The bump is a bump in the polls. Current polling says that a small majority of Americans are now in favor of the health care reform bill. So much for the Republican argument that “we have to stop this thing because the people don’t want it.” Nate Silver explains why he thinks the bump will fade a bit but not go away completely.
The Grind is the continued effort by Republicans to derail it. Part of the deal the Senate Dems made with the House Dems was to pass the reconciliation package unaltered. So Republicans are trying to load it up with junk and daring the Dems to note vote for it, like a provision to prohibit sex offenders from purchasing viagra. If Dems don’t include that, see, it must be because they sympathize with sex offenders.
If you read nothing else today, be sure it’s David Leonhardt’s column in the New York Times:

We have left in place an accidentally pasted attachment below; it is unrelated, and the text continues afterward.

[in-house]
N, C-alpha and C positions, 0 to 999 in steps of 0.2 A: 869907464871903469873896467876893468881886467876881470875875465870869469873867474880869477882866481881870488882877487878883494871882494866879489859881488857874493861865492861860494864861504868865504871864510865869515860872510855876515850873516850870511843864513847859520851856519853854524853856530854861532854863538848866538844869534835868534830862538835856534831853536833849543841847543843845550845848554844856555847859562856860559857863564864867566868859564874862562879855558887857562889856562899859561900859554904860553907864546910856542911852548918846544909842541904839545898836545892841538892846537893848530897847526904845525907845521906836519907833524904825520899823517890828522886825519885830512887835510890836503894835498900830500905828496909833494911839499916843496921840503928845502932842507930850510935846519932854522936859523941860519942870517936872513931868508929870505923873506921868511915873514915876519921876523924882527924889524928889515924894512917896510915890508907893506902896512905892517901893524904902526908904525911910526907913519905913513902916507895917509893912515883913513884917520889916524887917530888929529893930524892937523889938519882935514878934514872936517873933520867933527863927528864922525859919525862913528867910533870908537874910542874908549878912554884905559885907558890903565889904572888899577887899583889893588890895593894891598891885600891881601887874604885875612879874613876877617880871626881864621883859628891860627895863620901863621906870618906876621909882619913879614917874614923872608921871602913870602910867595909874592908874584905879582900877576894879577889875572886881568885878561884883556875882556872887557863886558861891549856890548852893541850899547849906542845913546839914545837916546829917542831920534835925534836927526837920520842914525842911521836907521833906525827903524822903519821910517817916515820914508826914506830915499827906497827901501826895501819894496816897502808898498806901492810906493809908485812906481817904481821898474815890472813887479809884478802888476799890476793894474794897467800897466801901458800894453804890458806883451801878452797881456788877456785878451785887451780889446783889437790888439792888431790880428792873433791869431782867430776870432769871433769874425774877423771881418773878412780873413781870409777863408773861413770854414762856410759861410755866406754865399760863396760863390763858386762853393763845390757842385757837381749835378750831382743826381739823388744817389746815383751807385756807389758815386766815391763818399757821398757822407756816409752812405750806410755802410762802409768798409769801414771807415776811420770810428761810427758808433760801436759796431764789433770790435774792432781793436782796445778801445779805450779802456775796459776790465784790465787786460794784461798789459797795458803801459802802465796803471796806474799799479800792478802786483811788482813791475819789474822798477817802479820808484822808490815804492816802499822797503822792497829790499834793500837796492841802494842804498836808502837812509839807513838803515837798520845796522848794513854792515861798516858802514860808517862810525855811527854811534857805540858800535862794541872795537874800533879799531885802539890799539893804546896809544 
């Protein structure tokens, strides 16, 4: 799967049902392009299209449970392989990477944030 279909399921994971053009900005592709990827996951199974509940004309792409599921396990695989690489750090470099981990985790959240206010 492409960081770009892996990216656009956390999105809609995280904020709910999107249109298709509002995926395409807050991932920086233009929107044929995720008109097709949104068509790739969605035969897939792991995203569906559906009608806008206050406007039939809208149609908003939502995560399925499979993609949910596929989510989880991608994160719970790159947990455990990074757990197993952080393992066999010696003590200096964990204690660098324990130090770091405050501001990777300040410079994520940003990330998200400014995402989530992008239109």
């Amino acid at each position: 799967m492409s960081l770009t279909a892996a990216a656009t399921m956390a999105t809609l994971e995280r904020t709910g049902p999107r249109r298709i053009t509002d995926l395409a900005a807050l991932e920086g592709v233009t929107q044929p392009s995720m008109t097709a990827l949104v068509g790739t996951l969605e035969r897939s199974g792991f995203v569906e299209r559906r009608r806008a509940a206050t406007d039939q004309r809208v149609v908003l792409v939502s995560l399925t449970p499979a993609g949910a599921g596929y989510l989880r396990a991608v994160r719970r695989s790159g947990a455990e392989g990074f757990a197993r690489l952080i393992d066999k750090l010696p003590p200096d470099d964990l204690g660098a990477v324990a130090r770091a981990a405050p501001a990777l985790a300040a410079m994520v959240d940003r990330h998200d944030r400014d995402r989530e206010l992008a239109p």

For all the political and economic uncertainties about health reform, at least one thing seems clear: The bill that President Obama signed on Tuesday is the federal governmentâ€™s biggest attack on economic inequality since inequality began rising more than three decades ago.
Over most of that period, government policy and market forces have been moving in the same direction, both increasing inequality. The pretax incomes of the wealthy have soared since the late 1970s, while their tax rates have fallen more than rates for the middle class and poor.
Nearly every major aspect of the health bill pushes in the other direction. This fact helps explain why Mr. Obama was willing to spend so much political capital on the issue, even though it did not appear to be his top priority as a presidential candidate. Beyond the health reformâ€™s effect on the medical system, it is the centerpiece of his deliberate effort to end what historians have called the age of Reagan.
Update: Thanks to alert reader Bob for this.